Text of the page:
There are three primary ways to deliver sales training: face to face (classroom training), facilitator-led online (live webinars, etc) and online without the facilitator (training videos, etc.). But which is the best?
Classroom training: the pros
According to a recent poll we ran on Twitter, in-person training is widely preferred. That’s no surprise. Just like in a sales meeting, the benefits of face-to-face communication can’t be overestimated. The facilitator can more easily read the room and the trainees feel better able to speak up, where training isn't given in the first language of the audience this can be really important. With in-person training, it’s possible to follow the interests of the salespeople being trained, spot weak spots and drill down into the areas that really need improving.
There’s also the benefit of getting a group of salespeople together. It’s an opportunity for a large team to bond, and to learn from each other. During the course of a day’s training, which will likely include some role-play sessions, alliances may be formed that continue to benefit the team after the training is over.
Classroom training: the cons
Classroom training is by far the most expensive training option. Apart from the cost of the training program itself, there’s also the venue and travel costs to consider.
It also requires salespeople to take one or two days out of their hectic schedule, potentially away from their families and certainly away from their desks.
As with all types of training, it’s important to ensure you have decided on how you’re going to measure ROI so that you know whether or not the expense has paid off. Try using SMART ways to prove the value of sales training.
The other thing to bear in mind is that the success of the course still largely depends on how good the facilitator is. You can as easily fail to pay attention in person as you can online if the facilitator is not engaging.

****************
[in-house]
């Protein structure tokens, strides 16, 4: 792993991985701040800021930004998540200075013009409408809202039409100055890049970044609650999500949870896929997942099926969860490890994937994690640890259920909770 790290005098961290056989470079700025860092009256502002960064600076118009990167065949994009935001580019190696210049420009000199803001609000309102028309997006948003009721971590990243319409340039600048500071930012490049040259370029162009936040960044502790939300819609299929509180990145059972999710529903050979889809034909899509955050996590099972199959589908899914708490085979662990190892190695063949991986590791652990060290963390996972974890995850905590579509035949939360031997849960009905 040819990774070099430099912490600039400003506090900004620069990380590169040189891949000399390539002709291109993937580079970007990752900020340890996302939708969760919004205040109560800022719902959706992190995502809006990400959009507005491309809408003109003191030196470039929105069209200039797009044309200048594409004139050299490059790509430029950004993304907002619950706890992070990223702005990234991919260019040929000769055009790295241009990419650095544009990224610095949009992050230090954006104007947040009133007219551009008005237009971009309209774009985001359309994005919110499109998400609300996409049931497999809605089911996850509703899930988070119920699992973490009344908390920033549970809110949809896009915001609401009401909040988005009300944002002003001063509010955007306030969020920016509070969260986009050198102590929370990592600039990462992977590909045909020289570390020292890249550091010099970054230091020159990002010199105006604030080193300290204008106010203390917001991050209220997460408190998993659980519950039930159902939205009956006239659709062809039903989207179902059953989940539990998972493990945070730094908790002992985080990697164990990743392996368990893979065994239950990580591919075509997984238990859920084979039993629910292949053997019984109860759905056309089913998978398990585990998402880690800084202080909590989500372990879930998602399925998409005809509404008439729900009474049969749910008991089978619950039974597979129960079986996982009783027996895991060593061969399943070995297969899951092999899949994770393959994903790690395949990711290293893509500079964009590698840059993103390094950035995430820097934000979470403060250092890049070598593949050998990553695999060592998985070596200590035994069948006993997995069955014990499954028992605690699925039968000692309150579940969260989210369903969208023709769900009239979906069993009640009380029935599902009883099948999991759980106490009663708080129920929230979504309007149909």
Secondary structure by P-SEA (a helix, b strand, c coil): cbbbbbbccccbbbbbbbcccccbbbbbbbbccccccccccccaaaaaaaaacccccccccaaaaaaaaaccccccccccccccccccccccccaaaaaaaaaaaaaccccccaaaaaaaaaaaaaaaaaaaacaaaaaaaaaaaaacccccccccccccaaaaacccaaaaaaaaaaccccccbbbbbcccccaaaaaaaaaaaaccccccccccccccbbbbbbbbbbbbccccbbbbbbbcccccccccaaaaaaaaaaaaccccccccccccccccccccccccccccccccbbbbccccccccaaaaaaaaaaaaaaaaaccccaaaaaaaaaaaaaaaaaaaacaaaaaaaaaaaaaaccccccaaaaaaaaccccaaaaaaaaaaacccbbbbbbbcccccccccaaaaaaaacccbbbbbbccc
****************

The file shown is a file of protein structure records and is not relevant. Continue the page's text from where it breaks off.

88% of employees say e-learning helps them more on a daily
basis than classroom-based learning.
Facilitator-led online training: the pros
Facilitator-led online training usually takes the form of webinars. These would usually go live at a scheduled time and include an interactive element, even if that’s just a chat screen, so that the trainees can ask and answer questions. Unlike classroom training, which would usually be a solid block of a day or more, online training like this tends to be broken up into sessions of a more manageable length, making it easier to fit into a salesperson’s busy schedule.
Without the venue and travel costs, this is a more budget-friendly option while still giving the facilitator the option to tailor the course to the needs of the trainees.
Facilitator-led online training: the cons
The major downside of this mode of delivery is that the facilitator has to compete with your environment. If you’re watching a webinar online, it’s very easy to be distracted by other things on your computer or even on your desk. Email notifications, phone calls, even social media can all divert the trainee’s attention away from the speaker, and there’s no real way for the facilitator to know that they have lost people, especially if there are a lot of trainees tuning in.